Fort William Henry Harrison

Fort William Henry Harrison

The U.S. Army troops were withdrawn in 1913, the government retained the land. Subsequent history included being used as mustering site for Montana troops bound for France in 1917, Veteran's Administration facilities beginning in 1922, as a training site for National Guardsmen between the two world wars. It is probably best known as the home base of the First Special Service Force, known as the "Devil's Brigade," in 1942 and 1943.

 

Today the site continues to house the Montana National Guard, U.S. Army Reserve, and U.S. Navy Reserve, as well as a growing Veterans Administration facility. Some of the fort's original buildings including Officer's Quarters, baracks and the parade ground are located toward the back o the compound. There is a museum on the site, but is only open 1-2 days per week. The post is located on the west side of Helena, Montana off of Hwy 12.

 

Fort Hawley (1866) - A trading post established by Louis Rivet of the North West Company, it was named for A.F. Hawley, a partner in the company. It was established to trade with the River Crow Indians. It was located below Fort Benton on the south side of the Missouri River, about 20 miles above the Mussleshell River. 

Fort Henry (1822-1823) - Named for Andrew Henry, this post stood at the junction of the Missouri and Yellowstone Rivers. It was destroyed by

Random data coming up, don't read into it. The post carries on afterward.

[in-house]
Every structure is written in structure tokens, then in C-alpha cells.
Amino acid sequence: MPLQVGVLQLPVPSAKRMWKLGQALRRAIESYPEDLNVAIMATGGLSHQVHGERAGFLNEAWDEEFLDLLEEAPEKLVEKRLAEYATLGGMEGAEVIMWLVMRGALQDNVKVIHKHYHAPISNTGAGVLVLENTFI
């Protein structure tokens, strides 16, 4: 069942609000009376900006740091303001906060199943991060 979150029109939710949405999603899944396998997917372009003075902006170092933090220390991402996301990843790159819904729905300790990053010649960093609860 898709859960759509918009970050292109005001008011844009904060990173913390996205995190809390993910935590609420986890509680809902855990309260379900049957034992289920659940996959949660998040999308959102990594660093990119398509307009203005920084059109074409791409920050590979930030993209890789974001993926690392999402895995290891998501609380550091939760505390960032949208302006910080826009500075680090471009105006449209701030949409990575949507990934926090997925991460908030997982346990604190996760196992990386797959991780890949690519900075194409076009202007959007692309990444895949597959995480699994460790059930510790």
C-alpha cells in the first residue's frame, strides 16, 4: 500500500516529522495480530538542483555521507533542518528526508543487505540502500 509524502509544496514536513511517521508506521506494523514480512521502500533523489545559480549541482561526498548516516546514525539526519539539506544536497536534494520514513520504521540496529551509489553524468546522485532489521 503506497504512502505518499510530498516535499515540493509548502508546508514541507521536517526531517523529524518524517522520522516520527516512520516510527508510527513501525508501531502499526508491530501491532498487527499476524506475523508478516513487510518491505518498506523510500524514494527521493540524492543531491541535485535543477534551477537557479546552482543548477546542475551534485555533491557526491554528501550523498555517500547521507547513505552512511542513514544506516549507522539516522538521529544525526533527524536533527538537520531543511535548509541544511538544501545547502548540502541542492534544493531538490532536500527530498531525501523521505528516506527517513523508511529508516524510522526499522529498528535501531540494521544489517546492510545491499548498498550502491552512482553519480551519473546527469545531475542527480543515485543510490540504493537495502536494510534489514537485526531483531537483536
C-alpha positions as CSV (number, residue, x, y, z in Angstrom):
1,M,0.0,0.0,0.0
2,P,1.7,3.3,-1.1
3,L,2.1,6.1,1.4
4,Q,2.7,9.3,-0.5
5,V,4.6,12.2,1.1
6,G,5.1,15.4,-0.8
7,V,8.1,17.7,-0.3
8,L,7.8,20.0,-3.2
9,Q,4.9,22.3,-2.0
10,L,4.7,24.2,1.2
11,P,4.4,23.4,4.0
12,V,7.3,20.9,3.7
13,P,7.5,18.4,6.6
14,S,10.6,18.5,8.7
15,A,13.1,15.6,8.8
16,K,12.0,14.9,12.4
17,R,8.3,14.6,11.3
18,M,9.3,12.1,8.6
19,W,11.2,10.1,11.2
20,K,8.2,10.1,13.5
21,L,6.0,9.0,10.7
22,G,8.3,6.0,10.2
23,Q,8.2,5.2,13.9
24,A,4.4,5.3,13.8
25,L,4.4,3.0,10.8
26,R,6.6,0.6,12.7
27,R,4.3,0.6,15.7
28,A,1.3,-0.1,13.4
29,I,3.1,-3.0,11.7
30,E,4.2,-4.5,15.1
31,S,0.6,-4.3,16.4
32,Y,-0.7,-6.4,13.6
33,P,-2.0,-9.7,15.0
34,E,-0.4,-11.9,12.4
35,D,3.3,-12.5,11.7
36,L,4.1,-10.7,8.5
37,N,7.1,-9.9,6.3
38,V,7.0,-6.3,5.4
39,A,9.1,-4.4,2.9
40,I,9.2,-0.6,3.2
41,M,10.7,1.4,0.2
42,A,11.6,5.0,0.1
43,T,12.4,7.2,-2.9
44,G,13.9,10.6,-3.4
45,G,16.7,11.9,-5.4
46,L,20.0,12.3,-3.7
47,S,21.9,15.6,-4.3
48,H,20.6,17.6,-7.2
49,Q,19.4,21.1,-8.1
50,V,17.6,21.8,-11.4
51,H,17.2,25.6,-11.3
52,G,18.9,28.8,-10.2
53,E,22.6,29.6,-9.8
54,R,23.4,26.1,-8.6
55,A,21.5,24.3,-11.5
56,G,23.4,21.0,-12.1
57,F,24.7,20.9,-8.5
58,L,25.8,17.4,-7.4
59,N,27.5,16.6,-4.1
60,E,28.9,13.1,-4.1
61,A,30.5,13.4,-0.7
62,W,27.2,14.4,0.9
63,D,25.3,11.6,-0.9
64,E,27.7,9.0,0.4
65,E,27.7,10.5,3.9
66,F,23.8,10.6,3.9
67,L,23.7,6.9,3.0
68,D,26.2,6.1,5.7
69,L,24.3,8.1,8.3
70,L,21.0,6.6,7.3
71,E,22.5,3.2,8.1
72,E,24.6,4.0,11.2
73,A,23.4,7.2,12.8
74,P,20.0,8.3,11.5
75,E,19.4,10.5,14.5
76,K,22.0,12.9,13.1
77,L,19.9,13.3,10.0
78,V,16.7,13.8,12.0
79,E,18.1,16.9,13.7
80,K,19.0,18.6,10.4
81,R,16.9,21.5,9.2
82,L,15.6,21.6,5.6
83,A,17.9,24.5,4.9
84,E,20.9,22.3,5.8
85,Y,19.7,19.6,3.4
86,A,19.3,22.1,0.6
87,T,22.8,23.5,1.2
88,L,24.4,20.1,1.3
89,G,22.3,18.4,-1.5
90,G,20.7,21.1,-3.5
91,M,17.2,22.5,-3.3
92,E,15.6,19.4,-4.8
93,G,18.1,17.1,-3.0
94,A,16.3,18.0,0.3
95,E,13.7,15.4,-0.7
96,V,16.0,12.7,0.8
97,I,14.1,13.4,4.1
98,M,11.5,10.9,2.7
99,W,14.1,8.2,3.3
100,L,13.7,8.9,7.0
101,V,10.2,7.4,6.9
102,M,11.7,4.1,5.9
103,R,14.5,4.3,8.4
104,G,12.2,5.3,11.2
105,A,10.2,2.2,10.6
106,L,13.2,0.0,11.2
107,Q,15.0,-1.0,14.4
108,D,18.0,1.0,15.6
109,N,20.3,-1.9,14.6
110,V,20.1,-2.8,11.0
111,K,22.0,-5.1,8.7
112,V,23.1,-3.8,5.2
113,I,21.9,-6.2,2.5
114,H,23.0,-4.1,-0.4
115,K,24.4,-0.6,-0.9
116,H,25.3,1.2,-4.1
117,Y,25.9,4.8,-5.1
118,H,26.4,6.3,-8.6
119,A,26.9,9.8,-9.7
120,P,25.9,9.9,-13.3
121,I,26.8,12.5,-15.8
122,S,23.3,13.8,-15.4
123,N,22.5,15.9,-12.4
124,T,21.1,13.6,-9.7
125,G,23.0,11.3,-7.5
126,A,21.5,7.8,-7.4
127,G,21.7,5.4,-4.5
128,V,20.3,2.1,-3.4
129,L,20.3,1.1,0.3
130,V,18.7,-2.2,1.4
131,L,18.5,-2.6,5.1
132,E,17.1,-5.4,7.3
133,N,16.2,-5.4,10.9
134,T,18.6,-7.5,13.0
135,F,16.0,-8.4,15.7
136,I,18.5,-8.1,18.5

Indians just a year after it was established.

 

Fort Howes (1897) - A rock walled redoubt on a hill above the Howes Ranch south of Ashland. It was built as civil defense against a threatened outbreak by the Cheyenne in 1897. It was comprised of 10' x 18' rock walls with a plank roof.

 

Fort Jackson (1833-1834) - A trading post established in December, 1833 by Francis A. Chardon near the mouth of the
Poplar River, it was named for Andrew Jackson. It was 50' square structure. It was abandoned the very next year.

 

Fort Janeaux (1879-1883) - Also called Janeaux's Post, Fort Turnay, and Medicine Lodge, this trading post was established by Francis A. Janeaux, a licensed Metis Indian trader and later the founder of Lewistown, Montana. He and his wife, Virgjnia Laverdure Janeaux, established a homestead in the fall of 1879 on Big Spring Creek, and in partnership with the trading firm of Leighton Brothers, Janeaux built a substantial post. The trading post, which measured about 100 by 150 feet, was surrounded by a stockade with two bastions at diagonal corners. In the middle were several log cabins, one for he and his family, and the others reserved for clerks and interpreters. The post traded buffalo robes, furs, meat, and pemmican with traveling bands of Missouri River Indians and with about 100 families of the Red River Metis. No sooner had Janeaux established his trading post, when he found himself in direct competition with Alfonzo S. Reed and his Reed's Fort Settlement, which was situated just mile away. However, in the end Janeaux would win out. In 1882, he and his wife donated a plot of 40 acres to develop the townsite of Lewistown and the following year he sold his store. By 1884, a two story hotel was built facing the store, and before long livery stables and saloons surrounded his old trading post. Today, his post would have sat at what is the intersection of Third Avenue North and Broadway, right in the center of present day Lewiston, Montana.